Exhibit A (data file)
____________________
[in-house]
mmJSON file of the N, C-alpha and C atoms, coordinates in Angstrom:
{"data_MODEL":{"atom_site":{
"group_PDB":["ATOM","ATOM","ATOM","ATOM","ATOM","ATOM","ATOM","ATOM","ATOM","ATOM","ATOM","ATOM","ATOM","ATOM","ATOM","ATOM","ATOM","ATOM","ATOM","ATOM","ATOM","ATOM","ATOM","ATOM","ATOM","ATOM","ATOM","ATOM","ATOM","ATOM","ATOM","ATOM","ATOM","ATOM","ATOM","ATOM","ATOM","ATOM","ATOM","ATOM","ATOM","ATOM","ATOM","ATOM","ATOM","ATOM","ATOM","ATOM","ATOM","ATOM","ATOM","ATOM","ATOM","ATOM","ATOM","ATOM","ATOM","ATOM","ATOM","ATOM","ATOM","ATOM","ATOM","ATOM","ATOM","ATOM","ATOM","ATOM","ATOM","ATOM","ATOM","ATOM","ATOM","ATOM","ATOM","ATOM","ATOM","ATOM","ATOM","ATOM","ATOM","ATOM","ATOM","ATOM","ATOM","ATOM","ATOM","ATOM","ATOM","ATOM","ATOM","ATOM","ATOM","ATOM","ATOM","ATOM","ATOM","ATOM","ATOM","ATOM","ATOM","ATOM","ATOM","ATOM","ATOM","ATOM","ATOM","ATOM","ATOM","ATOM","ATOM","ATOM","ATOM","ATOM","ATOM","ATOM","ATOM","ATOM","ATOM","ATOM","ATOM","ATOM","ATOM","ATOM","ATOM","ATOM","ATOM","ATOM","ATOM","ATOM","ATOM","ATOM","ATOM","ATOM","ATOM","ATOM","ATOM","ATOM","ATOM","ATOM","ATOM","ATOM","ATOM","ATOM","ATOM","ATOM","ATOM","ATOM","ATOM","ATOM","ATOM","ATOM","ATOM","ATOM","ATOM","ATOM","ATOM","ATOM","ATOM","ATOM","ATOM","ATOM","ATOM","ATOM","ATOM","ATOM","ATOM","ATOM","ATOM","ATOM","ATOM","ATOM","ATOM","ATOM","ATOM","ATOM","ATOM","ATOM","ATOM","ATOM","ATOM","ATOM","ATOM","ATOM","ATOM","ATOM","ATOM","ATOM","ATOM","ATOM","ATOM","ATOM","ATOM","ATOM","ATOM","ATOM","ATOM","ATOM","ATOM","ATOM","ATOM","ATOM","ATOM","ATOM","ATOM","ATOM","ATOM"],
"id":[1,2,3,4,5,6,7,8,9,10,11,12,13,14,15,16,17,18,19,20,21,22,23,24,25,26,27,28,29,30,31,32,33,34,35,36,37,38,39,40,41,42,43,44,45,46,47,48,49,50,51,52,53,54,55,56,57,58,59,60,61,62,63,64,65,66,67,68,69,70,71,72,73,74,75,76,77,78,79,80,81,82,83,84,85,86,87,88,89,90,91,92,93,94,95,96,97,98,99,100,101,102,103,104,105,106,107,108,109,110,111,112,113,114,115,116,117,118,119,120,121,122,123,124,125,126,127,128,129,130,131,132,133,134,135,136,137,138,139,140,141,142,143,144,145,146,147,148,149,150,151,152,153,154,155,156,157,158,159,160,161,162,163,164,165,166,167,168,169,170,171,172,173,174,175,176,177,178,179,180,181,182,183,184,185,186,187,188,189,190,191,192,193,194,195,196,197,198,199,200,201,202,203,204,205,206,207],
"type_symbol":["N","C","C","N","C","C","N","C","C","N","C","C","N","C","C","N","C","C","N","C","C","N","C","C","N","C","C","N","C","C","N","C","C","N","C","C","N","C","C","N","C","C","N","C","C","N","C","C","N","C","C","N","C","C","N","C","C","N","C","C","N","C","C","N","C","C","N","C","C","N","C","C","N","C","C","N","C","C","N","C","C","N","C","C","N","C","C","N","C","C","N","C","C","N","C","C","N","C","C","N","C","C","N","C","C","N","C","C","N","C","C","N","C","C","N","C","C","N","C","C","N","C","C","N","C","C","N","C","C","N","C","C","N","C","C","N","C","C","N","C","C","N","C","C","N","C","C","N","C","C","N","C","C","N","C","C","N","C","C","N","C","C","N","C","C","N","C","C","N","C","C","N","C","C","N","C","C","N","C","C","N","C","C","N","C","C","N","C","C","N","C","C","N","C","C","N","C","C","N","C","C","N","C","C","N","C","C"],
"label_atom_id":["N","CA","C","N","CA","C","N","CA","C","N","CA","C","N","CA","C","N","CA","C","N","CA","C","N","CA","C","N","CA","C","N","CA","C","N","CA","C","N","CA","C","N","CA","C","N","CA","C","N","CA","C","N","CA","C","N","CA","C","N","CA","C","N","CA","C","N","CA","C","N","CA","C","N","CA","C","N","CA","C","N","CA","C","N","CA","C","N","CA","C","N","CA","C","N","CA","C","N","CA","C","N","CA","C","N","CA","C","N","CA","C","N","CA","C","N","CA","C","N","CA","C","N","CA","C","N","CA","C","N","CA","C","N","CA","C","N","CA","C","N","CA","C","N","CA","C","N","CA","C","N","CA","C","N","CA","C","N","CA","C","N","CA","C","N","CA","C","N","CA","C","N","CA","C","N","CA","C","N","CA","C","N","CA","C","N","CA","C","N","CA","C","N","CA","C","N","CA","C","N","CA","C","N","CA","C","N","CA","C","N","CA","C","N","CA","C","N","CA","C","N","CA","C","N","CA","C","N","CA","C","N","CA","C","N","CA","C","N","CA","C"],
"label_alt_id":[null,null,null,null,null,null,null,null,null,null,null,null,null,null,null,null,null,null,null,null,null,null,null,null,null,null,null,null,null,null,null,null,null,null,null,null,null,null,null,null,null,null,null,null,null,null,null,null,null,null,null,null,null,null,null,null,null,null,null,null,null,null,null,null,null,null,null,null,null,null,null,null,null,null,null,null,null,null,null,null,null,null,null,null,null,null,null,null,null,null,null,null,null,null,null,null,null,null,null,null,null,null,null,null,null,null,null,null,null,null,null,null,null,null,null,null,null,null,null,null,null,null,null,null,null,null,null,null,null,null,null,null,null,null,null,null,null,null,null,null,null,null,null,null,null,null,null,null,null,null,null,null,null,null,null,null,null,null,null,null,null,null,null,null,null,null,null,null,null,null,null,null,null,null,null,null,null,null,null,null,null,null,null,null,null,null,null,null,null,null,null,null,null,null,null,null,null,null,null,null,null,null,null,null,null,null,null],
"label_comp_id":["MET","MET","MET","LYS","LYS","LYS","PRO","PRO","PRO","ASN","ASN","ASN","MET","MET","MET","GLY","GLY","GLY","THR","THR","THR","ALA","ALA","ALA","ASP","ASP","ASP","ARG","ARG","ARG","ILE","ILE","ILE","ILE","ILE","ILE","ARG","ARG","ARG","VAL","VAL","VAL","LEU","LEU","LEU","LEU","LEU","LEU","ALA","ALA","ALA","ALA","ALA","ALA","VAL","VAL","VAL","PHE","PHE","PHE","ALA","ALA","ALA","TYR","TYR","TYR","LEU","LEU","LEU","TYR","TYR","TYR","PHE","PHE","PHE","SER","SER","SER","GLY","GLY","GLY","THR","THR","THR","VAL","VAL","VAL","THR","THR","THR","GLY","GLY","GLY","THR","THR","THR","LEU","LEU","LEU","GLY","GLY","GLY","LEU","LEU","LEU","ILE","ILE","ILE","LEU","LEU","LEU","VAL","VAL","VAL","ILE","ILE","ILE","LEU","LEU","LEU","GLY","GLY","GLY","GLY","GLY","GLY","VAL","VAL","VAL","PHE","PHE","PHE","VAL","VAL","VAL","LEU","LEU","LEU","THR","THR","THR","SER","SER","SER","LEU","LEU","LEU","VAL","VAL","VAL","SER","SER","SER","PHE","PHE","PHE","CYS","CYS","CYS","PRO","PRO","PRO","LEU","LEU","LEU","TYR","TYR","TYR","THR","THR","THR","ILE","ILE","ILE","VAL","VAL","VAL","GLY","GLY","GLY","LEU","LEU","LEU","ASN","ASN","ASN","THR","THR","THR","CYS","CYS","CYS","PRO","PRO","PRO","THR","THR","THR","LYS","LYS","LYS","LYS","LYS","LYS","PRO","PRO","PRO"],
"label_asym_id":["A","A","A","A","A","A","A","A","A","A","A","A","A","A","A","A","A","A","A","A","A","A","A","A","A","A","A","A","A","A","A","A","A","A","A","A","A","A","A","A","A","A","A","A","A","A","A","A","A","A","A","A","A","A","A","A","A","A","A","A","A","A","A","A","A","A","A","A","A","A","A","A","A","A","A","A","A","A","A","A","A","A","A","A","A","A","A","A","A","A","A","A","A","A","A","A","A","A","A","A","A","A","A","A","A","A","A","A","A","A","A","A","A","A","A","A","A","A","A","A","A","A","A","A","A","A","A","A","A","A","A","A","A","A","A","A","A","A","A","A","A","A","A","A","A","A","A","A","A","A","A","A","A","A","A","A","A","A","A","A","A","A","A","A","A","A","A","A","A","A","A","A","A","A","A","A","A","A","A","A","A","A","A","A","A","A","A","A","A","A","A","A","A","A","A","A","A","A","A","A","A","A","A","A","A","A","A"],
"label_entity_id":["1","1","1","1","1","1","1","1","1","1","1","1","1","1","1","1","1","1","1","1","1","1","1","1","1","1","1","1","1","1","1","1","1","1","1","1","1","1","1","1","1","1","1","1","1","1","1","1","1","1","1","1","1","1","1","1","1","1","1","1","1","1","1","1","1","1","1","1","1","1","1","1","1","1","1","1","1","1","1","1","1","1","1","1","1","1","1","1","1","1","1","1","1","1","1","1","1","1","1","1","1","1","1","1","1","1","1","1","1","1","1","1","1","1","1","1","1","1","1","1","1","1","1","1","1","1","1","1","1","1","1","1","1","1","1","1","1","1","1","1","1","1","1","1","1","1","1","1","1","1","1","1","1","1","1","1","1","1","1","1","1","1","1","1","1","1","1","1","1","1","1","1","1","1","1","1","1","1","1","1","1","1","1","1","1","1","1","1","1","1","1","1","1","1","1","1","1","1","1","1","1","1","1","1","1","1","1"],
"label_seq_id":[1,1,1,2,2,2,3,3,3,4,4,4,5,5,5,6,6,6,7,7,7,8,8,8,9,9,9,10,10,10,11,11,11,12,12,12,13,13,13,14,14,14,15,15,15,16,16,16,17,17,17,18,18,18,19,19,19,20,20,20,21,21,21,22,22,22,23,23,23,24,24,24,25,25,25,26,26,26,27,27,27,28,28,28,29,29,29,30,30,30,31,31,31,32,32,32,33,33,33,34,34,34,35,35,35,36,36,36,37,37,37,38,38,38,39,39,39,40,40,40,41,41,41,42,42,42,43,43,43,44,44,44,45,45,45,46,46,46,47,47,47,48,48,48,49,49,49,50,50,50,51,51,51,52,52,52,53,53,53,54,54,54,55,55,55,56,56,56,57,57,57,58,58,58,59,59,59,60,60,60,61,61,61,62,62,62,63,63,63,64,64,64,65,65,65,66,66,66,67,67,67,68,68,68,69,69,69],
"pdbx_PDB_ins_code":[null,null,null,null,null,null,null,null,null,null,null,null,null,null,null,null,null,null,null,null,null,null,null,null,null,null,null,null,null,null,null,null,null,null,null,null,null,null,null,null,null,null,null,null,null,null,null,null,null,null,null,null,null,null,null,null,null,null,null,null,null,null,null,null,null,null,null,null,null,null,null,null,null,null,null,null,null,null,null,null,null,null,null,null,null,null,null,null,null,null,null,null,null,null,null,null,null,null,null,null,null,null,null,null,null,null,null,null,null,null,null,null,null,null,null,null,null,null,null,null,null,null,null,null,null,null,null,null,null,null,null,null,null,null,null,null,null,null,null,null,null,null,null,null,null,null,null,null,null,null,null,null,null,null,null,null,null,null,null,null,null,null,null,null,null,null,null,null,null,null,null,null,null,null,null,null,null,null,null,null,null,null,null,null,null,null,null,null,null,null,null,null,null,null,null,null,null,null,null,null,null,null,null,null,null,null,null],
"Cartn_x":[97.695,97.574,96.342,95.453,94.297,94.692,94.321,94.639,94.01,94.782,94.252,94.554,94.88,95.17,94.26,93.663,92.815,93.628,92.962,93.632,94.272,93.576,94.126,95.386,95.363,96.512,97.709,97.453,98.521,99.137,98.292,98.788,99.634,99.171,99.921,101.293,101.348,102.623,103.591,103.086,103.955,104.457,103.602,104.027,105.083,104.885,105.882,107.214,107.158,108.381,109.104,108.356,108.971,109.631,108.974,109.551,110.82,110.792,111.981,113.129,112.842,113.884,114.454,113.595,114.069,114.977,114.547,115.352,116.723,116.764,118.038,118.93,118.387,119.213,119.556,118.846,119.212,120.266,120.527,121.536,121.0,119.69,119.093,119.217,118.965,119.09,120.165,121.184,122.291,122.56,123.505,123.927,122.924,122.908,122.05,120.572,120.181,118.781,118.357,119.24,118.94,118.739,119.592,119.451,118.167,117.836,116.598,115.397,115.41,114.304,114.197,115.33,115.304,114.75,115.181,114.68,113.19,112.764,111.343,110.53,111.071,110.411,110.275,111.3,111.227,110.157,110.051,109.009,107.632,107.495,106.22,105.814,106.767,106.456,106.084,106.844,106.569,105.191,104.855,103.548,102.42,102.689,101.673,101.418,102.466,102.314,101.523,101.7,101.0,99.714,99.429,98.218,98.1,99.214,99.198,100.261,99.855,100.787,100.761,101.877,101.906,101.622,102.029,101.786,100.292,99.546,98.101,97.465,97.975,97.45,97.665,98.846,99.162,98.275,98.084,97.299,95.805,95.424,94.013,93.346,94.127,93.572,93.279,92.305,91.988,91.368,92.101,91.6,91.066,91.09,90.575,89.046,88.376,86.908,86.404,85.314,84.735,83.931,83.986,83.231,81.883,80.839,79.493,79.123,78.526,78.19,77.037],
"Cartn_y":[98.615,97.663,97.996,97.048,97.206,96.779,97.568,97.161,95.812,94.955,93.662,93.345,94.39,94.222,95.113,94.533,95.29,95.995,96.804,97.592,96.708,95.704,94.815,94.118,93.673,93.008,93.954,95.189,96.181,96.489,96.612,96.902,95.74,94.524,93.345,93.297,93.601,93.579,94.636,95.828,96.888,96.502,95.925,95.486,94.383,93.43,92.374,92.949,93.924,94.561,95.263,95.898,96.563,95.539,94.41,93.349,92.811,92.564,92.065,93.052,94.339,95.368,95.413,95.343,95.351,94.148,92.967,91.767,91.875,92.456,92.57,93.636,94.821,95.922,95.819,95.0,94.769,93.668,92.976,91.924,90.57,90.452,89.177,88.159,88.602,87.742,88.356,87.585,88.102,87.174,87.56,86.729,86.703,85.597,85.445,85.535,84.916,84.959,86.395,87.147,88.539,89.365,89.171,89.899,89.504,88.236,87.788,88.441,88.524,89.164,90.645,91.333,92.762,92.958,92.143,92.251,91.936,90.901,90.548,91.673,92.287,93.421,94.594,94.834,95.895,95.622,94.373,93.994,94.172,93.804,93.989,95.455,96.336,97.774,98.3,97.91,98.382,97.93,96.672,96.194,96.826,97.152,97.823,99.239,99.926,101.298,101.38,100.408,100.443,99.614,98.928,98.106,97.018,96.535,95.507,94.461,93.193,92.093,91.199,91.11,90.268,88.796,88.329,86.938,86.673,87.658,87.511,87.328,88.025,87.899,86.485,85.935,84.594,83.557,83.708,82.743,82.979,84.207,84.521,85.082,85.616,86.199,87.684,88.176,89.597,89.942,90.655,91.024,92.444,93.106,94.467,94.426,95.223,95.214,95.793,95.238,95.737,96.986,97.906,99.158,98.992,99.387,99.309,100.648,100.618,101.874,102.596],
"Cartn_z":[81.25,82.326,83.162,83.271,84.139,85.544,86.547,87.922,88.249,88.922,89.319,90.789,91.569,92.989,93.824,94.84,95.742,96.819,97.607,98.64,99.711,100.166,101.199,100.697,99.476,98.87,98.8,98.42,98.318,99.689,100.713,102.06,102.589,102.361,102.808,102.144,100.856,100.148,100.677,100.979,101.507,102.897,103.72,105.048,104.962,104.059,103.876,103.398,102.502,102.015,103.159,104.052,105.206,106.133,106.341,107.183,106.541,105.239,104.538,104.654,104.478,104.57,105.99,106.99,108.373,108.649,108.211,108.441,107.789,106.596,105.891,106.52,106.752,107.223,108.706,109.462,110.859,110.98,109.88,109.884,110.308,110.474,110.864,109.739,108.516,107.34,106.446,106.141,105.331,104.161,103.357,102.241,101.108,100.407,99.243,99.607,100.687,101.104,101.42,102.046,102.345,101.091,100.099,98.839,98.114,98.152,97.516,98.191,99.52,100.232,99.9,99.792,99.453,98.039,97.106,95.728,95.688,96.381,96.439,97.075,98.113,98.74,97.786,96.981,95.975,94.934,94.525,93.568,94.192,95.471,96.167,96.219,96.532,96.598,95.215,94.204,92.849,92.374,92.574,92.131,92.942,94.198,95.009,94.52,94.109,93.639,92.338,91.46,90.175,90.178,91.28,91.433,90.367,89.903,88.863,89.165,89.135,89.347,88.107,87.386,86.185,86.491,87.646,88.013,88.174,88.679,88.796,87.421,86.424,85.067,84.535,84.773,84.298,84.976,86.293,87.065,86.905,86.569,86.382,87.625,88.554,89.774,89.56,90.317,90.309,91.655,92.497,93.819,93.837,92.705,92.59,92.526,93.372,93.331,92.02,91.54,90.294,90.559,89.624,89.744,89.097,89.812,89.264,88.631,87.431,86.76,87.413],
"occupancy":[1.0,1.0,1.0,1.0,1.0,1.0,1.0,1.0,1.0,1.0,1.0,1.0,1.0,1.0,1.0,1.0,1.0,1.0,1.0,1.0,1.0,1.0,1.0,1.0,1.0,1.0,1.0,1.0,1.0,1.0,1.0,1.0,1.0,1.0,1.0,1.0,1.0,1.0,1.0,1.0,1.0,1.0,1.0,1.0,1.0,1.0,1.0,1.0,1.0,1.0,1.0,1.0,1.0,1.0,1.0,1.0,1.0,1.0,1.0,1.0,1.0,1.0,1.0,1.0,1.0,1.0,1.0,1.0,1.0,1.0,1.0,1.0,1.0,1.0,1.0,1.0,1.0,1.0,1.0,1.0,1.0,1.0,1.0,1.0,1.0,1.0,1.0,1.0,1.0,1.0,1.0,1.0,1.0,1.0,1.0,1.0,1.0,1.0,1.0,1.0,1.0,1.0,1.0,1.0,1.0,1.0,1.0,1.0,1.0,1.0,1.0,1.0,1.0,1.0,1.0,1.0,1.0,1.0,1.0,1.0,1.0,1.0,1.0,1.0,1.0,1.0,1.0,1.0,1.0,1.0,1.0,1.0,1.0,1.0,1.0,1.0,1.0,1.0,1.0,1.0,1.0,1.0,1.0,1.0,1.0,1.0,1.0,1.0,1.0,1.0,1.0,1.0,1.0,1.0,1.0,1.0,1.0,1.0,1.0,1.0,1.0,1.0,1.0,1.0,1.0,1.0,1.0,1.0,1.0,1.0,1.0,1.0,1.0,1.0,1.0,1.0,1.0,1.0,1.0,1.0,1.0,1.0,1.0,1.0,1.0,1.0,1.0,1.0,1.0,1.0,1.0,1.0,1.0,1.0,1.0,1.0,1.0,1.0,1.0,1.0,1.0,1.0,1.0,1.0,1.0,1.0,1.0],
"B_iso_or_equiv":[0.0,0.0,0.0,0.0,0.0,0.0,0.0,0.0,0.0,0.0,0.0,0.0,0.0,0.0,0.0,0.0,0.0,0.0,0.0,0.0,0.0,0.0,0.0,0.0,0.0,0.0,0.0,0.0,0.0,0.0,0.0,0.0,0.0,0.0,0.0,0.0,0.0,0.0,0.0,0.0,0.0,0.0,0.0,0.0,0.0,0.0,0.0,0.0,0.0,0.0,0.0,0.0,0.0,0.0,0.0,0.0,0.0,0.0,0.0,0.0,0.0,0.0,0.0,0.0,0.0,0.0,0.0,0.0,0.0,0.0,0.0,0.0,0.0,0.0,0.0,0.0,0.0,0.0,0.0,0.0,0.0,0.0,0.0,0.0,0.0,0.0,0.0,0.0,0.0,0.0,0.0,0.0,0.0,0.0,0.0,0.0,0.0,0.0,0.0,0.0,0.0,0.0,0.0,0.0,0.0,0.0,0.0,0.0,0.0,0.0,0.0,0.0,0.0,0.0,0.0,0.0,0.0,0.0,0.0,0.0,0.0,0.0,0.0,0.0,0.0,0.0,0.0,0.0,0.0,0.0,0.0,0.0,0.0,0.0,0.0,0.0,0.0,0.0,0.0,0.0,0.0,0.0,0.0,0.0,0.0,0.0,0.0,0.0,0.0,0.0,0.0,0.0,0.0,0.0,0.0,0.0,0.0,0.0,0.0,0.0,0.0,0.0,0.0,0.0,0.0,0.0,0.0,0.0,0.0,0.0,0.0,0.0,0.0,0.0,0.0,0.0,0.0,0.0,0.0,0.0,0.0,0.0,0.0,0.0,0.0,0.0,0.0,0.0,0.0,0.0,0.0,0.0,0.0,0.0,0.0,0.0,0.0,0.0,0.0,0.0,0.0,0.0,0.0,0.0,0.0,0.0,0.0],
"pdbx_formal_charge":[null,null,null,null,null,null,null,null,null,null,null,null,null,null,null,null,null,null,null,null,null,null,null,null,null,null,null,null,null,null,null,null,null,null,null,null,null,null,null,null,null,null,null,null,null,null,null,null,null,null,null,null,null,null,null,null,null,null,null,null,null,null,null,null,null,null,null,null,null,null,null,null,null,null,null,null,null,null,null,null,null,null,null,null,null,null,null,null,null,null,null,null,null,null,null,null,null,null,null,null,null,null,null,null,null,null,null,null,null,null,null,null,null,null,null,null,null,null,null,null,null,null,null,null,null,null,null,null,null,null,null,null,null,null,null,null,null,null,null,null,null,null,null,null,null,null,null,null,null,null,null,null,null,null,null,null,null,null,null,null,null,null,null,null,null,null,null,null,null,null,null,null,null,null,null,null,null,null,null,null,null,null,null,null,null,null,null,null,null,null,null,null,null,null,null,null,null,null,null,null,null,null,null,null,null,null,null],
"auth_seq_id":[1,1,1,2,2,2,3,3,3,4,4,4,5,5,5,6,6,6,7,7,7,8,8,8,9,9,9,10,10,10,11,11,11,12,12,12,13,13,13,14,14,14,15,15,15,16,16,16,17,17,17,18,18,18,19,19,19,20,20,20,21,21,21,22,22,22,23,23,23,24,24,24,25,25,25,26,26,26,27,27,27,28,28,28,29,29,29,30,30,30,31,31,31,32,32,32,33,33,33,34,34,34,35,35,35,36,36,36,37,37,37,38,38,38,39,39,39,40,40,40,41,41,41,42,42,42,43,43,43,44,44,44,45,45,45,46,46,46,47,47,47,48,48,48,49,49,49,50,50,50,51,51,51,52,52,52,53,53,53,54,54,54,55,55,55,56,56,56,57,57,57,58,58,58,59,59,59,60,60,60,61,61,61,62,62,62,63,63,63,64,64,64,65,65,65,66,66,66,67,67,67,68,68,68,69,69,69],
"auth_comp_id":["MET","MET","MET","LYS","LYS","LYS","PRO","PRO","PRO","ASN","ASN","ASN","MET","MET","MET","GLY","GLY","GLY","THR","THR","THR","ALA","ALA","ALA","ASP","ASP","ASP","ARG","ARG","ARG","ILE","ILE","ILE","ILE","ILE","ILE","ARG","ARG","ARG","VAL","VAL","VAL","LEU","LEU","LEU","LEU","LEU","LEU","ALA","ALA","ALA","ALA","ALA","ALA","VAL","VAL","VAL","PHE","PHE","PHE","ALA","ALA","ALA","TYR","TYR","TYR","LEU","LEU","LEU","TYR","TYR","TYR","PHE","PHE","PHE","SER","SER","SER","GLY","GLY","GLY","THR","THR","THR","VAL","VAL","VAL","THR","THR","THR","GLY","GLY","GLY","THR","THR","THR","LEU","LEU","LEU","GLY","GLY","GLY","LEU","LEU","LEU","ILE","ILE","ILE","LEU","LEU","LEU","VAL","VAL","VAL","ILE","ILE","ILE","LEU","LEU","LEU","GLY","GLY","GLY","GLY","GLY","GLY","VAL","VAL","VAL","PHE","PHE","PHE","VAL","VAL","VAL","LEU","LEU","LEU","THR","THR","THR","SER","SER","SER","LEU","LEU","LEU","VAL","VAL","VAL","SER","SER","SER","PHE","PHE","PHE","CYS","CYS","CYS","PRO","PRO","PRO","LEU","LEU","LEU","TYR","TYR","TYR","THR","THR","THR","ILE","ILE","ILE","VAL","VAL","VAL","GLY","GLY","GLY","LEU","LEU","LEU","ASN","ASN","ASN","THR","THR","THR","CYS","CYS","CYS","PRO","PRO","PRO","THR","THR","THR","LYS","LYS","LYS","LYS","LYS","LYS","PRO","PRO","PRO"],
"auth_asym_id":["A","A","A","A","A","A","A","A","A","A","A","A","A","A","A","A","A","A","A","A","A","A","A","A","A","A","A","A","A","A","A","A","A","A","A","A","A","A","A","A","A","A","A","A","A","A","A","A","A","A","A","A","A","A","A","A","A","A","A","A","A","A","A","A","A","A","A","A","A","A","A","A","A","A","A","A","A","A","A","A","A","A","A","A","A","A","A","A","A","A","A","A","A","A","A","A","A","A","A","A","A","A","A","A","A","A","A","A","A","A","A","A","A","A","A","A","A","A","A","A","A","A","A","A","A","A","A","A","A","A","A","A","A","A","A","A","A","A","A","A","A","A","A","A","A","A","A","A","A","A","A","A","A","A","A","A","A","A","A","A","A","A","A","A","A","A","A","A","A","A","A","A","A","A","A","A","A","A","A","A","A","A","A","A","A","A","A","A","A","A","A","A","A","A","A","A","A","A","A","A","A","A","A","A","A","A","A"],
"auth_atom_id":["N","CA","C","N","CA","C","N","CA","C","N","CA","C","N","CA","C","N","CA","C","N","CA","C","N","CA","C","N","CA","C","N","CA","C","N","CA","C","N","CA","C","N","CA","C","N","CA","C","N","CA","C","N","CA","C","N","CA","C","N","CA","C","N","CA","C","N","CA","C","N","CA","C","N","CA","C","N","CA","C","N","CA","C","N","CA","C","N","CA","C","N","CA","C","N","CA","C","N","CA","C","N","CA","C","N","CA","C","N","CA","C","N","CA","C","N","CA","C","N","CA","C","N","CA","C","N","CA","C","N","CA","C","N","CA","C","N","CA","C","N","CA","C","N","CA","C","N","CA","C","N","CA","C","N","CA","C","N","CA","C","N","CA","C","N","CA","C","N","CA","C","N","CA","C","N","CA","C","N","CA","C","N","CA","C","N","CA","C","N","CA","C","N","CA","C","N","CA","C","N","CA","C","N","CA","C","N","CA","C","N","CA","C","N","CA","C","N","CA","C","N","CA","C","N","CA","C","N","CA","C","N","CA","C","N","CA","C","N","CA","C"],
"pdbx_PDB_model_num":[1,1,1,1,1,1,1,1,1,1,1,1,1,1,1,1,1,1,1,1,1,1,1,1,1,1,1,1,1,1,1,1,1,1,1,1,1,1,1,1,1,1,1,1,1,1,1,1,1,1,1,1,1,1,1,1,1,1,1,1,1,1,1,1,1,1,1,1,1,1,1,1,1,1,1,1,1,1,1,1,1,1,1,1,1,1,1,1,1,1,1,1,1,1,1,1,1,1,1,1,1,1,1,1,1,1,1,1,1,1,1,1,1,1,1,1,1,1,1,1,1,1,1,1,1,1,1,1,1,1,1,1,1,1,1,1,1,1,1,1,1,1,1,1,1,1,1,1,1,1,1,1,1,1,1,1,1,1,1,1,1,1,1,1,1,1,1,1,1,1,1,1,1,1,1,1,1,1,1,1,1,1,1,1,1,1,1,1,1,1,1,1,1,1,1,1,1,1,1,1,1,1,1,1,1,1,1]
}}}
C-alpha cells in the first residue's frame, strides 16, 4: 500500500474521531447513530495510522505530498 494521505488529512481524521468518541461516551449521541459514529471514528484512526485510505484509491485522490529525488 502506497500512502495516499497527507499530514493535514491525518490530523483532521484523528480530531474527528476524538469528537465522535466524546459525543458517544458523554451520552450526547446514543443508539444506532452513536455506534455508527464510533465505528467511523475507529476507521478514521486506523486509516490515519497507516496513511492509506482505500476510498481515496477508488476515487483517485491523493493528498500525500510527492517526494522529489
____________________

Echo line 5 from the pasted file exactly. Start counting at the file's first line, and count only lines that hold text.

"id":[1,2,3,4,5,6,7,8,9,10,11,12,13,14,15,16,17,18,19,20,21,22,23,24,25,26,27,28,29,30,31,32,33,34,35,36,37,38,39,40,41,42,43,44,45,46,47,48,49,50,51,52,53,54,55,56,57,58,59,60,61,62,63,64,65,66,67,68,69,70,71,72,73,74,75,76,77,78,79,80,81,82,83,84,85,86,87,88,89,90,91,92,93,94,95,96,97,98,99,100,101,102,103,104,105,106,107,108,109,110,111,112,113,114,115,116,117,118,119,120,121,122,123,124,125,126,127,128,129,130,131,132,133,134,135,136,137,138,139,140,141,142,143,144,145,146,147,148,149,150,151,152,153,154,155,156,157,158,159,160,161,162,163,164,165,166,167,168,169,170,171,172,173,174,175,176,177,178,179,180,181,182,183,184,185,186,187,188,189,190,191,192,193,194,195,196,197,198,199,200,201,202,203,204,205,206,207],